– Right. I do my best to try and create an open space where that client feels like they can freely like talk back at me or correct me if they want, right? I try and, you know, ask those open questions and just say, you know, if they’re a bit stuck or something, I say, well, did it do this to you? And it’s not really to, it like insert my own bias there. It’s almost such as create this sort of war where they say to me if they’re stuck in interpreting themselves, right? Then when they say no, like that’s not how I felt. I felt like this and then, and I’m okay, there we go like boom tick, right? Or they say, yeah, you know, it was like this, but it was a bit like this. So, I use that kind of like, you know, and in that example, what I say would probably be my bias there, right? Like I’ve had these experiences, I’ve had clients go through this often they felt this. So put it out there, but not in a way where I ever want to instill that. I usually want to put it there as just something where they’re going to say yay, or how? No, nah, it was this and that’s alright, we’re getting further. So I guess I could say I used my bias to get deeper into bringing out the person’s own understanding for them. Because at the end of the day, you know, one of the beauties of this technique is it’s figuring out somebody’s out of RTT, is figuring out somebody’s thought patterns. Like what those thoughts are, like what are instilled for them, right? So it’s nothing about me, right? It’s actually all I’m trying to do is bring out who they are, what they think the way they think, right? And then reflect that back to them and basically be devil’s advocate, challenge them on it. Like, this is what you’ve been thinking for the last 20, 30 years of your life and you have this awful issue from it. Like, do you really want to keep thinking that way? Because how helpful is it to you? And they go, well, that’s a really good point. Like why would I keep this thought? Right? So it’s just reflecting back, you know, what people say to you and figuring out what that bias is that really.

– From all the work you obviously consulted with, you know, probably hundreds of thousands of people, has anything shocked you in the work? I mean either negative or positively, has there been like a, oh wow, I didn’t realize, you know, whatever it was.

– There’s been, you know, like I’ve worked with some like really extreme trauma. Like we’re talking about people who have had the worst experiences you can possibly imagine, really, and that’s sort of, it shocks me in the way that like it’s so twisted. Some of the things that can happen in the world.

– Does it shock you that the human spirit is, I mean, like they, you can overcome that as well?

– Oh, it’s beautiful, right? Okay, it doesn’t shock me, but it feels so good to see people overcome that, you know, they can come like, so people have just gone through, you know, insanely crazy things, just like, you know, they’ve been the center of like, you know, I had one client and she was the center of like an organized, like sex trade ring by like owners of Kia Car Dealerships and she was set up and ultimately kidnapped in the most insane and intricate way, right? And then taken to a different country to be made a sex slave. Like, and I won’t go into details here, but like really dark, really gory, really, really evil, psychopathic stuff, right? And then returned after three days and her story is like so insane, right? And that the stuff that happened after it was wild, like how organized is people are. The story is so insane. The police just didn’t even believe it. They couldn’t believe, like they couldn’t conceive that. Something like that, like something so crazy like such a crazy tale like that could possibly be happening. Like, you know, so you get stuff like that and you just go to this world, like things people doing this are like, it’s insane, right? So that would be the shock for me.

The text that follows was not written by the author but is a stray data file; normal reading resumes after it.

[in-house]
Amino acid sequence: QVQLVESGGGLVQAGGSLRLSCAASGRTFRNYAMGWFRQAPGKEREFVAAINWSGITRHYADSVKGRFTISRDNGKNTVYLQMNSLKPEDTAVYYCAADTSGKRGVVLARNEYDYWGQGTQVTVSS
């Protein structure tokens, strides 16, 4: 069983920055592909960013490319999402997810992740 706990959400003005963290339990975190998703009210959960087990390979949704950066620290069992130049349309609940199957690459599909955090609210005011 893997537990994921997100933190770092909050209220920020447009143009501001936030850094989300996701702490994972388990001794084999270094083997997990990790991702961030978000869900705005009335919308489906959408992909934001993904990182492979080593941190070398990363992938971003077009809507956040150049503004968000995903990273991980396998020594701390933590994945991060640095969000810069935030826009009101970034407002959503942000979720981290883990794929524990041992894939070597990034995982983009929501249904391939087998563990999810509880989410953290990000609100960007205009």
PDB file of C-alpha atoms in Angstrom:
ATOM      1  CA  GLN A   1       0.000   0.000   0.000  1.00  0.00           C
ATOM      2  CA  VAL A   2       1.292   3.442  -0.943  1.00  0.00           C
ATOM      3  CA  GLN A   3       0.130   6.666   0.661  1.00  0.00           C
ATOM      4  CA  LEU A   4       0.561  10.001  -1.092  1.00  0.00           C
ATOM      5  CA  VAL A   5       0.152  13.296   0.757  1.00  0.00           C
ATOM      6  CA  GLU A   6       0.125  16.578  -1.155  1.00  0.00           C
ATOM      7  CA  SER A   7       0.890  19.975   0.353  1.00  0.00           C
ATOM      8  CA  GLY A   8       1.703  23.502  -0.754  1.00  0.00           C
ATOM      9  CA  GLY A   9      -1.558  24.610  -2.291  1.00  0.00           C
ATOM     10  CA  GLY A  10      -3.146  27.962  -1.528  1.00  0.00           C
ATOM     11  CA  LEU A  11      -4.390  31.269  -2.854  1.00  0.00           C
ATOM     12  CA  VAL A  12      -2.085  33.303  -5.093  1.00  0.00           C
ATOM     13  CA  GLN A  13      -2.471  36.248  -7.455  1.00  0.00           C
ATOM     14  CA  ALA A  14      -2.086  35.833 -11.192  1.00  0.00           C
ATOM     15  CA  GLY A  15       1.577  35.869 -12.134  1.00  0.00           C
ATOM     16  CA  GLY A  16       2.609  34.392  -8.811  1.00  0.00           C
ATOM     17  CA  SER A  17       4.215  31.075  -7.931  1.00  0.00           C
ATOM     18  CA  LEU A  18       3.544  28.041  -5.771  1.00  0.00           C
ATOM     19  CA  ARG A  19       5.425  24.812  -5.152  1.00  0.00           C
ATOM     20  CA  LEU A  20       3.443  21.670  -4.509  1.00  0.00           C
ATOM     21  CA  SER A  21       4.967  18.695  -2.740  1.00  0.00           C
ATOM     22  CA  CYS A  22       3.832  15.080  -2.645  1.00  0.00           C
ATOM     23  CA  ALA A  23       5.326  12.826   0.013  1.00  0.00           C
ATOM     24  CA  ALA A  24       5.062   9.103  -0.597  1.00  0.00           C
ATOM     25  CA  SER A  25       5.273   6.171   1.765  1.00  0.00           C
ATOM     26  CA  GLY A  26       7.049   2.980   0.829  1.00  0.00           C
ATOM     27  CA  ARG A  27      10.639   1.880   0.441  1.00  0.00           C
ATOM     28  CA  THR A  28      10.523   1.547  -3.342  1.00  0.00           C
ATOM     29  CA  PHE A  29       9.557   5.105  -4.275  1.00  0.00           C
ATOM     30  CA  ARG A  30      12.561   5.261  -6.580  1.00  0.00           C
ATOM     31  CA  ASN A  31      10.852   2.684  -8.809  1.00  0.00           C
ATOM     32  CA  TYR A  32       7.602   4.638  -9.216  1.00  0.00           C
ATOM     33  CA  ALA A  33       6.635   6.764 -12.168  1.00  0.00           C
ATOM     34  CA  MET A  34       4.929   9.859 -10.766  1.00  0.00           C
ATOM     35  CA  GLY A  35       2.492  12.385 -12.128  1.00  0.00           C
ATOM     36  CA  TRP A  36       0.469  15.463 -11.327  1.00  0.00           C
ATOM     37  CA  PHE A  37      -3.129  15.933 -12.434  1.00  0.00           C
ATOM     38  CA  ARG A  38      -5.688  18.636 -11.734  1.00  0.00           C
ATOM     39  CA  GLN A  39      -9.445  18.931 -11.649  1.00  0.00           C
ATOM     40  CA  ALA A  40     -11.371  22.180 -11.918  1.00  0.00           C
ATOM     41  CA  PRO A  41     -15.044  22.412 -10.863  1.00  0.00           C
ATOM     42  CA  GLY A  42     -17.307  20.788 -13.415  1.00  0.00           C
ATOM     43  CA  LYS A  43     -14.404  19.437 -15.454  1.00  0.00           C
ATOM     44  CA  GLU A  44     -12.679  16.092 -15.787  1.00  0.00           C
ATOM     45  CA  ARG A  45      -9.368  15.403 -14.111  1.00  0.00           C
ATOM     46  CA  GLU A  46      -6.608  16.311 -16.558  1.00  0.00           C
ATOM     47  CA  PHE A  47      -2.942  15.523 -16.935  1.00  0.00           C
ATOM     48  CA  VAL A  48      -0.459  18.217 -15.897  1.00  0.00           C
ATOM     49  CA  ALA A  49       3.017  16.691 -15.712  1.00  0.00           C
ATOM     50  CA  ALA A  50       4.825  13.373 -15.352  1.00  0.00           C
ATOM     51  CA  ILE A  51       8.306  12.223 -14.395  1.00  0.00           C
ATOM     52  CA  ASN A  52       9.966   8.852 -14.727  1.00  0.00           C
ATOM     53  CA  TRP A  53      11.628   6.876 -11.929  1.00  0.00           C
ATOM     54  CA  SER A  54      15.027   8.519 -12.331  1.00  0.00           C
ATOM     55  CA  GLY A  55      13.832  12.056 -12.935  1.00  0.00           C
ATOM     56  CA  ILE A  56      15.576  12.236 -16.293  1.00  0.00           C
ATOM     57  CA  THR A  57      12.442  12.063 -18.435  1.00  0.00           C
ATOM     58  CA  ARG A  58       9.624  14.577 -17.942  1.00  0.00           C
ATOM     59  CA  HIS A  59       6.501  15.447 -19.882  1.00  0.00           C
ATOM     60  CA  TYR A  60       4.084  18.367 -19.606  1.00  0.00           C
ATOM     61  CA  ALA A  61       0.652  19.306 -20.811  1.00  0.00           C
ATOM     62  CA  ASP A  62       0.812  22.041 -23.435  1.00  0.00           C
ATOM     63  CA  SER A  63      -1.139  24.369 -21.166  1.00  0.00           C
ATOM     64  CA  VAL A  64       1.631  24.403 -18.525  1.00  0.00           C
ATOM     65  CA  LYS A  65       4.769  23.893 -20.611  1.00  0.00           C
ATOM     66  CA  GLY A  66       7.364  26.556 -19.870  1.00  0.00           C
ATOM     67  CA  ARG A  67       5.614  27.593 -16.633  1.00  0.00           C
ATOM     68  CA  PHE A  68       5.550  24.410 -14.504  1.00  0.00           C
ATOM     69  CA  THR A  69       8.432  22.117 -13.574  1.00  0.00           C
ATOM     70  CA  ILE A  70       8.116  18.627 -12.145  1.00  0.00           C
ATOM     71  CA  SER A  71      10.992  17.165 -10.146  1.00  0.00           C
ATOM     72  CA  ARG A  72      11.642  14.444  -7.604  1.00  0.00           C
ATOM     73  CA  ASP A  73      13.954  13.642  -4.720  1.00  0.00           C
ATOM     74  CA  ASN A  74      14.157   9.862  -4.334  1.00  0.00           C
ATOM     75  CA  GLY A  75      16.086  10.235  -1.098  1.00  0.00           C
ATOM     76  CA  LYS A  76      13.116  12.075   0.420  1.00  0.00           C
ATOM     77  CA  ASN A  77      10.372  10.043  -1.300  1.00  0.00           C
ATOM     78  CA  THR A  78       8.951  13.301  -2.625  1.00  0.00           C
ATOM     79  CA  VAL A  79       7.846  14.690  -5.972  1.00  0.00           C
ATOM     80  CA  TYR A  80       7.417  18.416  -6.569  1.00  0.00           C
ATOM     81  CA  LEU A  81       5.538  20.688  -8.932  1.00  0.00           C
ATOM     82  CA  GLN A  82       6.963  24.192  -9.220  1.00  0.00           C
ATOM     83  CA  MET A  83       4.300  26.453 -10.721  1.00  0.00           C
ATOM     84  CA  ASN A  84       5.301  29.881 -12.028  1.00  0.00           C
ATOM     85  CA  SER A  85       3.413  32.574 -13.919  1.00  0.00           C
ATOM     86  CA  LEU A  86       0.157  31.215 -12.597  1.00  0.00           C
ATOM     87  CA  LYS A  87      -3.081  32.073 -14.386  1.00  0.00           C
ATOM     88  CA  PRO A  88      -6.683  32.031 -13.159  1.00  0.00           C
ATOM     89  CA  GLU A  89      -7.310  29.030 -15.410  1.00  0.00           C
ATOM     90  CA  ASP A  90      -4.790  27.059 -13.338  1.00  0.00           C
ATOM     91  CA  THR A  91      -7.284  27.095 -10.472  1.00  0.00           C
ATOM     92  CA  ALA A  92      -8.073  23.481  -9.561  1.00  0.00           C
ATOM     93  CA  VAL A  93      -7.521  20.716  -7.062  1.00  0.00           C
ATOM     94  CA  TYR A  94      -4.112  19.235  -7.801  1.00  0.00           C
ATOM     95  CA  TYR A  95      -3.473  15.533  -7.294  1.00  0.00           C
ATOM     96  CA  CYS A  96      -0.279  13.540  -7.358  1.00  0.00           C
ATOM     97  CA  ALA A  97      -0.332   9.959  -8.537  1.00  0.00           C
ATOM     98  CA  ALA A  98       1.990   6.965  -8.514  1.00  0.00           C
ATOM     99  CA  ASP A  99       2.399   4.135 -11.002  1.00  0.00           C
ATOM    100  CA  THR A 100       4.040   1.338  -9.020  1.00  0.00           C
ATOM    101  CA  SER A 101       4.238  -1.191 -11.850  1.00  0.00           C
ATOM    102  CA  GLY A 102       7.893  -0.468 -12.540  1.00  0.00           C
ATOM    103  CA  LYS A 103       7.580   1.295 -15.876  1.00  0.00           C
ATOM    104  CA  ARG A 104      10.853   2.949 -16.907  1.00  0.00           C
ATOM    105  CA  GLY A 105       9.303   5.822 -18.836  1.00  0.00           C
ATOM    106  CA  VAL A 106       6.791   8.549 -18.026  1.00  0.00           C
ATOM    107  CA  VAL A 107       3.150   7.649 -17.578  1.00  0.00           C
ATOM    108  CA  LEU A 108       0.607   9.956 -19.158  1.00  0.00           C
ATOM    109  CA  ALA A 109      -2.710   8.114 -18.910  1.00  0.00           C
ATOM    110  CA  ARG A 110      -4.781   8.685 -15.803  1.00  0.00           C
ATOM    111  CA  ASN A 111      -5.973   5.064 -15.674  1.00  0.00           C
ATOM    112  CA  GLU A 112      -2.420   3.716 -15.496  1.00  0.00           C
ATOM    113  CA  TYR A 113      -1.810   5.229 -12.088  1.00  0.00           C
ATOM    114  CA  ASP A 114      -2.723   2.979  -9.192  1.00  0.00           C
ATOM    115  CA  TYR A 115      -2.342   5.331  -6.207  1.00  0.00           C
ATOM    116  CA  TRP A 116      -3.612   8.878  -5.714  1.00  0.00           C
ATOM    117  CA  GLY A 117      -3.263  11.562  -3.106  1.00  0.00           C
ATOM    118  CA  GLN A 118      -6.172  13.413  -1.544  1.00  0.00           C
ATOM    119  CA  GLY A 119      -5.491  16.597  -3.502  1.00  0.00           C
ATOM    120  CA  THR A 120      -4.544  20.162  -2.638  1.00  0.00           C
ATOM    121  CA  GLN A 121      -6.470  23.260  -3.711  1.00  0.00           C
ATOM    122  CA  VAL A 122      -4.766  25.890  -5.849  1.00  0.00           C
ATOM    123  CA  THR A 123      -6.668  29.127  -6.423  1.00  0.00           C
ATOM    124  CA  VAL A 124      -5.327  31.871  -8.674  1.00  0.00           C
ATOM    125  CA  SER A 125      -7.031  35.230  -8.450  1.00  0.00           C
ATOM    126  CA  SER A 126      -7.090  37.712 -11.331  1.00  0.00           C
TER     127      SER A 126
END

– And on the other side of things, is there like a positive shock where you have gone wild? I didn’t think the work that you do is that powerful and then you get this breakthrough and it’s like, wow.

– I mean, I get those like aha moments all the time, because that’s what I’m looking to do with my clients is to cause a realization like that’s my goal is to cause a self-realization and it feels good because they get it, you get it and you both go, wow, aha, right? In terms of specifics–

– I suppose the reason why I use the word shock is because the first time you hypnotized me and I was in trance and I remember sitting there in your office and you’re like go to a time and I go, I can’t, I’m dizzy. And you’re like, that’s great and you did your thing of like, let’s talk to dizzy and you’re like, boom, boom, boom, boom, boom. Bye dizzy. All right. Go to a memory and like, boom, I was there and it was a memory that I hadn’t thought about, I hadn’t thought about like really ever. And it was like three events, boom, boom, boom and I knew them straight away, went there and I’m like, oh, holy shit. This starts to explain my life.